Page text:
The best roasters in the US are proud that their mainline blends work well in both directions. This is actually a very tough feat, and they have reason to be proud. However, I hope that eventually enough people here order straight shots to justify separate blends, and that they can use their creativity and access to great coffees for something more creative.
Jim Schulman

bitrocker (original poster)
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#3: Post by bitrocker (original poster) »

hey jim,

thanks for the reply.
don't wanna start a poll, but maybe it's interesting to see how many people that drink espresso and milk drinks at home also do have 2 separate beans (and maybe grinders too) for that job. so? anyone who does have 2 beans (and 2 grinders?) for that job?
for me i just have one (mostly the mocambo brasilia, which is quite cheap and easy to get over here), because i mostly drink a cortado or cappuccino.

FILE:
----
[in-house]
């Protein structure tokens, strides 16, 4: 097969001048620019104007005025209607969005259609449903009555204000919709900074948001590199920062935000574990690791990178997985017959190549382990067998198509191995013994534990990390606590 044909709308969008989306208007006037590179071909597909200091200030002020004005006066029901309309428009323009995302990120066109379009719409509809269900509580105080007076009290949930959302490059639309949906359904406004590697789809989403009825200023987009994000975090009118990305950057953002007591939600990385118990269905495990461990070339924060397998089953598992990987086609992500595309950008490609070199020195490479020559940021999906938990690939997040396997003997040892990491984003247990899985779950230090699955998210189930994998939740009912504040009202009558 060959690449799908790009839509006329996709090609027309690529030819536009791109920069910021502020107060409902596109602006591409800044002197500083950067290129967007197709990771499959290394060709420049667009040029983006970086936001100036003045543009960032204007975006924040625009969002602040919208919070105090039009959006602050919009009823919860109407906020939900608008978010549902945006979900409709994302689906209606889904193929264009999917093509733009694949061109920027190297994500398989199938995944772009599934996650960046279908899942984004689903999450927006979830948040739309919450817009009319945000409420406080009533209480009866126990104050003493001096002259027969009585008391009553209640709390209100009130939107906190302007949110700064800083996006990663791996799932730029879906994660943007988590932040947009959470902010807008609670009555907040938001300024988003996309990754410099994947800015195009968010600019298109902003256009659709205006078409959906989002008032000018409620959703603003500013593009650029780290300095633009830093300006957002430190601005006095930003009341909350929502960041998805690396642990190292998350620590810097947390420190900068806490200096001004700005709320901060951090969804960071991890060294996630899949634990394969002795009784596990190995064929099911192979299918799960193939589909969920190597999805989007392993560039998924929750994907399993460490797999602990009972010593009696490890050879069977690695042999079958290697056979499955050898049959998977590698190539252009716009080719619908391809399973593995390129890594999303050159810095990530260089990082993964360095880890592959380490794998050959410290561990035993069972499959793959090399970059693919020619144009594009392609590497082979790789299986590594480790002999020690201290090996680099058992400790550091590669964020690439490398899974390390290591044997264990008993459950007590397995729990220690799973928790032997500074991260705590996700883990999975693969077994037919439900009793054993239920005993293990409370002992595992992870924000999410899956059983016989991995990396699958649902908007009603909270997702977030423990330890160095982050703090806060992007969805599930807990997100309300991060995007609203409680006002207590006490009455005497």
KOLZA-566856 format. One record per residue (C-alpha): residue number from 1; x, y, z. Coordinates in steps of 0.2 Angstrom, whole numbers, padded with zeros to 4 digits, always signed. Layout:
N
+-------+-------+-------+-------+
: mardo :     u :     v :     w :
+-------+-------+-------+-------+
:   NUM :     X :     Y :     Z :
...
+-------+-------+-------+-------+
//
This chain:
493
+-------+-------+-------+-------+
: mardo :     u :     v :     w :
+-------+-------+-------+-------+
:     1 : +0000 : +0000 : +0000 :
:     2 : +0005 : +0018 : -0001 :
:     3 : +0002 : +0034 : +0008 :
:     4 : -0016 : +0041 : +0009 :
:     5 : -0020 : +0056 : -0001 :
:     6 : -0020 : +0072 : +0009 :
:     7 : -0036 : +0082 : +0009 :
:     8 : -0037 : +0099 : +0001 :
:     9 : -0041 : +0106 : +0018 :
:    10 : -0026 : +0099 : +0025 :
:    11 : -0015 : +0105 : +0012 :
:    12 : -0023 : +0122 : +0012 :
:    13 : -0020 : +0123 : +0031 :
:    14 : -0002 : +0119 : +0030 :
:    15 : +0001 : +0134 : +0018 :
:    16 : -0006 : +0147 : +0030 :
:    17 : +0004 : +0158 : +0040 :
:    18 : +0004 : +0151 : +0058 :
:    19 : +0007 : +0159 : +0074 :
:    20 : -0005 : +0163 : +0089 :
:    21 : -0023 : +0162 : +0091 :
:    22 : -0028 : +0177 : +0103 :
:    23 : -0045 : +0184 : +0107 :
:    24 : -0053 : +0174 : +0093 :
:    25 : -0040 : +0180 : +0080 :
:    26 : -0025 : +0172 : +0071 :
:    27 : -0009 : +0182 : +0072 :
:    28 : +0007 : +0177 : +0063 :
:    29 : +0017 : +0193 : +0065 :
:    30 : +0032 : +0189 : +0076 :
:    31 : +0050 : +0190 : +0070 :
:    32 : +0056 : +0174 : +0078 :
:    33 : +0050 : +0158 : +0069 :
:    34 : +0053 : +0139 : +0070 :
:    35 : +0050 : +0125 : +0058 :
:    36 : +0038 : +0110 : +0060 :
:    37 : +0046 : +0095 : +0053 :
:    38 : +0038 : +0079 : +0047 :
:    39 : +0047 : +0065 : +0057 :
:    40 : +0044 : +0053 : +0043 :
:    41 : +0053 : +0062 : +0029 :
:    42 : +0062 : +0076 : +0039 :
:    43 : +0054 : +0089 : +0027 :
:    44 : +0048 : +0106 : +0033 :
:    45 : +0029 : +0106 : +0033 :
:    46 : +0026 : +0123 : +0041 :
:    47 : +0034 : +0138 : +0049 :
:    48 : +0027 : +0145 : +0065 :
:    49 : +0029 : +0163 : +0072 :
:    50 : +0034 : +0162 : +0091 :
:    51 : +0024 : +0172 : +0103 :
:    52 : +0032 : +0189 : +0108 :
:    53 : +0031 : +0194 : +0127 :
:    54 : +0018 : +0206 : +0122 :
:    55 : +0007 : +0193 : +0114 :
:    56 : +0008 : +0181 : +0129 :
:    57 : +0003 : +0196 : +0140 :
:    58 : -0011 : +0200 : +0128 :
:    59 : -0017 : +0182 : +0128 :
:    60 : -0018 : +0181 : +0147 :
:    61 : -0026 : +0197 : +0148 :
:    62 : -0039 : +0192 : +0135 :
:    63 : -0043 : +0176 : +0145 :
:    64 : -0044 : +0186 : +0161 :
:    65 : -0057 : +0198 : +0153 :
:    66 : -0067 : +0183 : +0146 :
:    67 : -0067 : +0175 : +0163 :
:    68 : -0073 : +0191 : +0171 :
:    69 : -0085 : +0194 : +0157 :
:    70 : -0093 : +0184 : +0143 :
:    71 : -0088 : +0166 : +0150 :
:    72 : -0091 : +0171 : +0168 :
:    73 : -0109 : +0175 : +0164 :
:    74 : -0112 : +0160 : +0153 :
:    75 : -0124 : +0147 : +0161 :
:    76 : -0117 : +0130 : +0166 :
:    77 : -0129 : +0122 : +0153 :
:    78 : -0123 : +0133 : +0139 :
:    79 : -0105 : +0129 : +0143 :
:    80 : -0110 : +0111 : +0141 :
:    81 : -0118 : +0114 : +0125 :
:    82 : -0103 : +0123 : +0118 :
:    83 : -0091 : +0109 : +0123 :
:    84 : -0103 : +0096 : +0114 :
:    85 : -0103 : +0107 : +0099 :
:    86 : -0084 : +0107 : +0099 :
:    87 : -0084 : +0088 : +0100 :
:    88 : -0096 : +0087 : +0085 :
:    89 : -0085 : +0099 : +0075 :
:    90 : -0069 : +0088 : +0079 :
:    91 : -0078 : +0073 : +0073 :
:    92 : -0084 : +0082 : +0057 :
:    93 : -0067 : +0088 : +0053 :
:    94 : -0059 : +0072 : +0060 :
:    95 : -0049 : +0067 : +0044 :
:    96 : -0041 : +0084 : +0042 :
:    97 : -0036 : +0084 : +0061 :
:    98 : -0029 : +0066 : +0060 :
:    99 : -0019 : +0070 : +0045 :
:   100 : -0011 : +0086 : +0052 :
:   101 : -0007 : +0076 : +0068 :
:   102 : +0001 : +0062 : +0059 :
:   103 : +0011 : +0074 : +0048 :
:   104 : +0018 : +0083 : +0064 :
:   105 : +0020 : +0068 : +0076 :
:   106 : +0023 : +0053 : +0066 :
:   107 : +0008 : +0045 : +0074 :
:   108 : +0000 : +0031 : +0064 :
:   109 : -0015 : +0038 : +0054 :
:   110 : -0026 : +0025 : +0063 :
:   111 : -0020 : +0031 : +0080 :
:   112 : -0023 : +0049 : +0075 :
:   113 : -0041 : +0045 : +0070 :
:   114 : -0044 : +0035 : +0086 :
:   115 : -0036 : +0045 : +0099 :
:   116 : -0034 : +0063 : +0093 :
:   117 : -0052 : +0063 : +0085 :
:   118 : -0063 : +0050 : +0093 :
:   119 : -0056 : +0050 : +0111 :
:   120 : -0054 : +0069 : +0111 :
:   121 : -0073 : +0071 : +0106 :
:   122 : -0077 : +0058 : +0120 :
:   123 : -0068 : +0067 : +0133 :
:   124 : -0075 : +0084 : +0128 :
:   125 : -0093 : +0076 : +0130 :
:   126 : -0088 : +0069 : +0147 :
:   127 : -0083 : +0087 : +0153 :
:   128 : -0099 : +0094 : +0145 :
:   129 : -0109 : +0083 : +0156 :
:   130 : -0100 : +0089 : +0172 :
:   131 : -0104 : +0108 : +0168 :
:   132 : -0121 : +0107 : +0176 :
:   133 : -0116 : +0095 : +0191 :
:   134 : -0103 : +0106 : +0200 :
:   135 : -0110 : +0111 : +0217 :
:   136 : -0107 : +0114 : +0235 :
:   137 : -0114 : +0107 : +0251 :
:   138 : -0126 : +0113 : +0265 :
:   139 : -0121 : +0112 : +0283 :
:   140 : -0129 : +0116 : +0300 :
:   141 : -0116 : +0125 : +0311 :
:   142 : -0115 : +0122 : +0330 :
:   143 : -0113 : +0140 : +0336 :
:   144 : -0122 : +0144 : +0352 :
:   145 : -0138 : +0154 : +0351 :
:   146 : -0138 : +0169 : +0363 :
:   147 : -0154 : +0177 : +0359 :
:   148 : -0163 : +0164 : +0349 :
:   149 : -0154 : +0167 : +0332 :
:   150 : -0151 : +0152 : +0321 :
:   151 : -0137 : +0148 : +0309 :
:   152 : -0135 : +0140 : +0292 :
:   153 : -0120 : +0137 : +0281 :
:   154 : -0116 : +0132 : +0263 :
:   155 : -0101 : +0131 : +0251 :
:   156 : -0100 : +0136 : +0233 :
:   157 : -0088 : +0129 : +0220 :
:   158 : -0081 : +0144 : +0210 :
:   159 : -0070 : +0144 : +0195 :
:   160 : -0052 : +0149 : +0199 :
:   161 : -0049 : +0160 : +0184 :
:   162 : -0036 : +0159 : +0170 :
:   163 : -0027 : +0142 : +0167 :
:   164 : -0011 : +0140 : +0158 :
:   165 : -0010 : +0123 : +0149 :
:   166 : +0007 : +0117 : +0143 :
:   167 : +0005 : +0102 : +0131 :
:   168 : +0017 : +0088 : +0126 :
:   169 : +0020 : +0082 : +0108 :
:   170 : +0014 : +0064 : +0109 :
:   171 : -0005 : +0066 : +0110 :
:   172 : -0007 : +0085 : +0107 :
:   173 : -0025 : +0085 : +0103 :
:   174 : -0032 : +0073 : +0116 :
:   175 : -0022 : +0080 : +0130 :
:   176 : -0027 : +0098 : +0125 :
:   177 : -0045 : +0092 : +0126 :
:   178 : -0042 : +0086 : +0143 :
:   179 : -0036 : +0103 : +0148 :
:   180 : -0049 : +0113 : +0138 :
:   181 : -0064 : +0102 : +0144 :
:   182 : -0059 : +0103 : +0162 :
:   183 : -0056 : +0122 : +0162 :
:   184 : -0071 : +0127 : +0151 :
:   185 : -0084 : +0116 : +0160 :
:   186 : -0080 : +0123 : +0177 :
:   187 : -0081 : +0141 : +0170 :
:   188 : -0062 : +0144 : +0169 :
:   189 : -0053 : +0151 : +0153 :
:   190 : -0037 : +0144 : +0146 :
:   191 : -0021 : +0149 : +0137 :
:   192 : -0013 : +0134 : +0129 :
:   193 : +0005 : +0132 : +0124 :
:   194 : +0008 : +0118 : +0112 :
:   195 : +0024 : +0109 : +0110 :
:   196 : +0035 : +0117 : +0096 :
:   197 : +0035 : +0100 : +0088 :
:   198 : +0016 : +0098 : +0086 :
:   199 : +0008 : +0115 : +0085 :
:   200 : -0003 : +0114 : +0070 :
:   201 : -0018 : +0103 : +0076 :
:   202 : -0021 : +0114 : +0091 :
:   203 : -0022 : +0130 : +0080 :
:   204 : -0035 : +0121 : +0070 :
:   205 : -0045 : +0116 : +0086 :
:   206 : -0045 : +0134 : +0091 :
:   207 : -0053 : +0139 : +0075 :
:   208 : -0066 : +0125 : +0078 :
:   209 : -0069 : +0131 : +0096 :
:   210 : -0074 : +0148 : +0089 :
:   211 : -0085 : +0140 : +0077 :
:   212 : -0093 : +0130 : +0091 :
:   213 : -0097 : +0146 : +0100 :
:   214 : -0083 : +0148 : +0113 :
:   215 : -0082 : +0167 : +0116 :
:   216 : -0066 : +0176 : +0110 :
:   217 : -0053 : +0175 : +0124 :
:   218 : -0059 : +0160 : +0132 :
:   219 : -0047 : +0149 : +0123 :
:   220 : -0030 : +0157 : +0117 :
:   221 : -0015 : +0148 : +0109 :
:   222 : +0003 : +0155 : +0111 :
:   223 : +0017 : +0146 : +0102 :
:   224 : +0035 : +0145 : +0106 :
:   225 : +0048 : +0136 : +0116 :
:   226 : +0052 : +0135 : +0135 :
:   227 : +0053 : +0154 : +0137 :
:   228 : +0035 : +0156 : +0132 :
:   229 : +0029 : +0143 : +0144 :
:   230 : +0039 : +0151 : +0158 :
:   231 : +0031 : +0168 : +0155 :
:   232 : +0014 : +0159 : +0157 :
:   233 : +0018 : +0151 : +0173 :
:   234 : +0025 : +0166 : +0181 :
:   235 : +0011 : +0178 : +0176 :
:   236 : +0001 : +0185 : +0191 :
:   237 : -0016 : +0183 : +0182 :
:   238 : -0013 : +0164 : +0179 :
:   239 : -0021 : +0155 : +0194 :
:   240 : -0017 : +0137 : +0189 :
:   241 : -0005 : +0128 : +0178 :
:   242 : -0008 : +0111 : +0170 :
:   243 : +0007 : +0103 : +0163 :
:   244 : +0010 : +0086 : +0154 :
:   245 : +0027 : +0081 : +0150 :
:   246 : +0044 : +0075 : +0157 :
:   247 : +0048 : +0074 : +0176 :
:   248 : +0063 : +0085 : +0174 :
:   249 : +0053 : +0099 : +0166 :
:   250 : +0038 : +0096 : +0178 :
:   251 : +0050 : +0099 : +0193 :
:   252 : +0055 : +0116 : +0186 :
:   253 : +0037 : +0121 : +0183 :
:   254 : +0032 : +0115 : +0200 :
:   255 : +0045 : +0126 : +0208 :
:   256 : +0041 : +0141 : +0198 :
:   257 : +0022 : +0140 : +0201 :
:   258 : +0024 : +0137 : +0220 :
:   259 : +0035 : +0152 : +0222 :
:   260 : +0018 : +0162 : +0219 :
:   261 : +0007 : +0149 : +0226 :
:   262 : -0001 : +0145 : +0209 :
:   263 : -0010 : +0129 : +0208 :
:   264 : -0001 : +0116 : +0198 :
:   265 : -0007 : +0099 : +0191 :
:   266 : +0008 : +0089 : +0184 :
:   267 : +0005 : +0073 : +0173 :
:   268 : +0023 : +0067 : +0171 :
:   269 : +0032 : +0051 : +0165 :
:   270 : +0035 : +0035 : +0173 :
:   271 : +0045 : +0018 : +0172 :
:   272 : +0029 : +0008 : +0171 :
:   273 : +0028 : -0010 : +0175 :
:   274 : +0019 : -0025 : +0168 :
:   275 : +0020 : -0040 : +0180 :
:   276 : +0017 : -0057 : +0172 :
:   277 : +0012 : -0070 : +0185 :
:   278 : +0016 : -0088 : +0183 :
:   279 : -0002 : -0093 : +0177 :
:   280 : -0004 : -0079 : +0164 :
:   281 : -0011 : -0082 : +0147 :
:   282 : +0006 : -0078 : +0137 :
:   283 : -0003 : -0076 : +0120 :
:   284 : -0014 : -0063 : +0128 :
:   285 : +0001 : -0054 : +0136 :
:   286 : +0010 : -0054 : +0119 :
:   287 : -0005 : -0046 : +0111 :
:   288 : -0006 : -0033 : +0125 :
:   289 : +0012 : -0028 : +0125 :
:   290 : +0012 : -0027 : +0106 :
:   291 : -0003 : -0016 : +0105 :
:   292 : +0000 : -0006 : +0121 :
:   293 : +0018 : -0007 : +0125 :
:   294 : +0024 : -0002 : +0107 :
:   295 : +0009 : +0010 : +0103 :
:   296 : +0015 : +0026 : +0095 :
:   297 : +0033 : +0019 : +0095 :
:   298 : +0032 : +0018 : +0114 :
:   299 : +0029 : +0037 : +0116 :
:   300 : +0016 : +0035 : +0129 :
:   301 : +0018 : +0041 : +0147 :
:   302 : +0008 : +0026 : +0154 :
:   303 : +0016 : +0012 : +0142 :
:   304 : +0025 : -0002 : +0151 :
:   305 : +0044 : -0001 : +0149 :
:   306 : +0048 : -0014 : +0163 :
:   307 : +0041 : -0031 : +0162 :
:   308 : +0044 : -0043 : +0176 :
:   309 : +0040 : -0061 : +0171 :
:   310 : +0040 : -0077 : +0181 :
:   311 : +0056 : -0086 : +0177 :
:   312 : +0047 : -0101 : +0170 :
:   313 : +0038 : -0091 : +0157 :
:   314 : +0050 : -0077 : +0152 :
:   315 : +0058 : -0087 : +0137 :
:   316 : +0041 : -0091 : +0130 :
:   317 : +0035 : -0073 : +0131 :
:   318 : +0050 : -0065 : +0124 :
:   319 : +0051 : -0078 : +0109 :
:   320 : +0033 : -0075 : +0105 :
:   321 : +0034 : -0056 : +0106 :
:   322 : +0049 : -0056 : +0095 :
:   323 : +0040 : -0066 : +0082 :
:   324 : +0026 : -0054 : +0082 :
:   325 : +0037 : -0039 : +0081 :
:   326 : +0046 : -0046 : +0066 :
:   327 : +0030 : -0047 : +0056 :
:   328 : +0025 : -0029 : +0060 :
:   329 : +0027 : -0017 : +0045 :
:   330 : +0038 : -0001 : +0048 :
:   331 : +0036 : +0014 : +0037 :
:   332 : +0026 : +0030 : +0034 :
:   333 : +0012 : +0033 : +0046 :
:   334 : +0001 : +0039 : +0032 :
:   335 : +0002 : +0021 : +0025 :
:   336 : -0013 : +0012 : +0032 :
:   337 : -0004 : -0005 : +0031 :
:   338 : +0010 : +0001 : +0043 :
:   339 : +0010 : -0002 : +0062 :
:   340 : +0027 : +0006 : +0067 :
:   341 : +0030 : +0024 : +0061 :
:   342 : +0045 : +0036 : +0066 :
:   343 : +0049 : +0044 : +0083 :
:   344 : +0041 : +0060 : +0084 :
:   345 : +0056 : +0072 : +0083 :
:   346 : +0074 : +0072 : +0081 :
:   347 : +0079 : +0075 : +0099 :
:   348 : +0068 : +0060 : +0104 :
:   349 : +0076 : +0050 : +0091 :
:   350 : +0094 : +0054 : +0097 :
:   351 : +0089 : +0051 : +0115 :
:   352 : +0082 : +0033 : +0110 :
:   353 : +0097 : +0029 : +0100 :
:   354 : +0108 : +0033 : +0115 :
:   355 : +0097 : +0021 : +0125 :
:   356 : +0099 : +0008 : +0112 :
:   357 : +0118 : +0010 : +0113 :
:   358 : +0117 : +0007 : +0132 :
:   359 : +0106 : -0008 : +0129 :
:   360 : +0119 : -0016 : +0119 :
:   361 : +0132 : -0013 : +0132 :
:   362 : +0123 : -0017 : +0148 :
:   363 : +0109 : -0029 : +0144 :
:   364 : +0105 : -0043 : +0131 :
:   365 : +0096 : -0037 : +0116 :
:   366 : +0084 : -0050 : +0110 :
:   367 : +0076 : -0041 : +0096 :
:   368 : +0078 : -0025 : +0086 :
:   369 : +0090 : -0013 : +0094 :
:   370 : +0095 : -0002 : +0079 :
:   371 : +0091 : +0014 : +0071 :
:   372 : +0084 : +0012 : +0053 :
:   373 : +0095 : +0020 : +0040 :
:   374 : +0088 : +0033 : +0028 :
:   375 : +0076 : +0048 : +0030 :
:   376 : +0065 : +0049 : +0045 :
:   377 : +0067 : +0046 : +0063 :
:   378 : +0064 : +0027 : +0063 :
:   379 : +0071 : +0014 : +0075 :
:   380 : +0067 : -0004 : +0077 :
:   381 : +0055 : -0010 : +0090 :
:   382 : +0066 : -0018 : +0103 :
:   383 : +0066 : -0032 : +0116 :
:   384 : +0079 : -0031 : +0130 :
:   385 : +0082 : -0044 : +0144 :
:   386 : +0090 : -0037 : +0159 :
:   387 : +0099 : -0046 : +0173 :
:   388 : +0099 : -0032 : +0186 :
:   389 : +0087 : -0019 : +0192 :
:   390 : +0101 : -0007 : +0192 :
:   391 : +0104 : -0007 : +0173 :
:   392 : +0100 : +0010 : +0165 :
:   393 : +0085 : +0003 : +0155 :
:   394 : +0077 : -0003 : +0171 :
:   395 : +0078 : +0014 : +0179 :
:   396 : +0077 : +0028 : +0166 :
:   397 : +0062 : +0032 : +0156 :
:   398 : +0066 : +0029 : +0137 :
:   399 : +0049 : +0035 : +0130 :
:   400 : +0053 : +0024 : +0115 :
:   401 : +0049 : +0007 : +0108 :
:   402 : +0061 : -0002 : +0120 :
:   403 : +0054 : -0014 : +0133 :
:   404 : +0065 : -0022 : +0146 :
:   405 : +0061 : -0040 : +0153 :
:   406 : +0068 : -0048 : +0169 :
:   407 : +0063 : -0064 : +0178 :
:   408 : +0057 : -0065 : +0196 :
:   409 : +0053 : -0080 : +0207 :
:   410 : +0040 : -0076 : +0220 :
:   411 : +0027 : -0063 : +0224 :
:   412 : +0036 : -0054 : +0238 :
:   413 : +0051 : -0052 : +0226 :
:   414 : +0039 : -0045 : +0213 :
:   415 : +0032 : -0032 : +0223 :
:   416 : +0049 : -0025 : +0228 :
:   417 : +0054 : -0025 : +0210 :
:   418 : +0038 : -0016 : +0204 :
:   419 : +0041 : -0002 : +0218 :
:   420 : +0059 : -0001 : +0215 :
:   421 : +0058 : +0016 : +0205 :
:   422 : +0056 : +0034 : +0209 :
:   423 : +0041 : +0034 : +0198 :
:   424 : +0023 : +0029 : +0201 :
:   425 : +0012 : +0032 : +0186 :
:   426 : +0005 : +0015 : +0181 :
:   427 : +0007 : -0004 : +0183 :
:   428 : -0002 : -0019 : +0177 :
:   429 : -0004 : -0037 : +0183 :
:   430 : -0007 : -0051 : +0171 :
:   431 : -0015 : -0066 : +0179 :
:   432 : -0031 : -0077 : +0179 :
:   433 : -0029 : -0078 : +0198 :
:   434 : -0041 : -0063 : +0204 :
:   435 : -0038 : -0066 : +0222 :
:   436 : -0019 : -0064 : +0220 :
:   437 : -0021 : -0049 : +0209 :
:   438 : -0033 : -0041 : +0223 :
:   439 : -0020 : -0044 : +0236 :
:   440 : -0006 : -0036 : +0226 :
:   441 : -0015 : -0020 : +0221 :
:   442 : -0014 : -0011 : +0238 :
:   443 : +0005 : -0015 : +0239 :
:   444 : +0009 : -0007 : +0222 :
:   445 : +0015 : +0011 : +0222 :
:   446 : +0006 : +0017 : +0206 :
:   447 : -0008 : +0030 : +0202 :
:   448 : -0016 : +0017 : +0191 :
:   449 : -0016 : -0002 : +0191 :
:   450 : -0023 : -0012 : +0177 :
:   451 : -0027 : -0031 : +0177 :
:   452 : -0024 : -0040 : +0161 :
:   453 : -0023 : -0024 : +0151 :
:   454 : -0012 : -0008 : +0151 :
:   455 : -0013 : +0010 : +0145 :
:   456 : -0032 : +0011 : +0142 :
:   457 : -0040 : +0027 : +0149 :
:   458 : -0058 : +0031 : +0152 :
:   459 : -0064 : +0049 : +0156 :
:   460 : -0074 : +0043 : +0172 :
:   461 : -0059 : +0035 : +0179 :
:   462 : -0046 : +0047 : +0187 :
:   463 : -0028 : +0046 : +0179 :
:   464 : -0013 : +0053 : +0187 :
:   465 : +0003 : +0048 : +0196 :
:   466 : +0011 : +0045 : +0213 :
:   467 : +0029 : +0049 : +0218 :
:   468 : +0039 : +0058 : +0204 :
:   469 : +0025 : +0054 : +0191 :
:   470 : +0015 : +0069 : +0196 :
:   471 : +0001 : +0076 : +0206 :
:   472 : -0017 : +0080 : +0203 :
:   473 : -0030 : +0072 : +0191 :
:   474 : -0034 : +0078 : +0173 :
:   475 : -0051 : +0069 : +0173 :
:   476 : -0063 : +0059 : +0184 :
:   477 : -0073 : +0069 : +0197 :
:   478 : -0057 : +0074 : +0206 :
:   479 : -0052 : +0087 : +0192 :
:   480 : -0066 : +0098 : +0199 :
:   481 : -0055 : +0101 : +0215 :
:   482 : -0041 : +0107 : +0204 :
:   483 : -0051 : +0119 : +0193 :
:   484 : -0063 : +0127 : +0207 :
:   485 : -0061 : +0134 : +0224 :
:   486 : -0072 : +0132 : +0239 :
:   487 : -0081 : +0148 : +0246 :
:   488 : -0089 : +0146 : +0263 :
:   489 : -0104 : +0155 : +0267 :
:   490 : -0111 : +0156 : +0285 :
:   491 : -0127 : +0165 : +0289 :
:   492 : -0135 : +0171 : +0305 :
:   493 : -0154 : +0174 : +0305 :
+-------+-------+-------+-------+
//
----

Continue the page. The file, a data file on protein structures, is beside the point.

best: lars

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John P
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#4: Post by John P »

It is difficult to produce both an "espresso only" blend as well as a "great with milk espresso" when you are a small roaster. It's not so much a blending issue as it is a cost/practicality issue. While many come for our espresso, we sell a lot more milk drinks and I believe many smaller roaster/ roaster-retailers have to find that balance where one can work well in both domains. I do find that what works phenomenal as espresso almost never shines above about an eight ounce latte. There are some radical concoctions with Kenya or certain Guatemala that are exceedingly bright as espresso... not OVERLY citrus, but right on the precipice. Balanced with a good Sumatran, or maybe a Brazilian Cerrado, or a good Uganda Bugisu you can create something wonderful where the citrus becomes sweet heaven in milk and the flavor rises to the top, as you descend into the cup the darker tones will cut through the bulk of the milk and reveal themselves in great harmony with the sweet/citrus notes.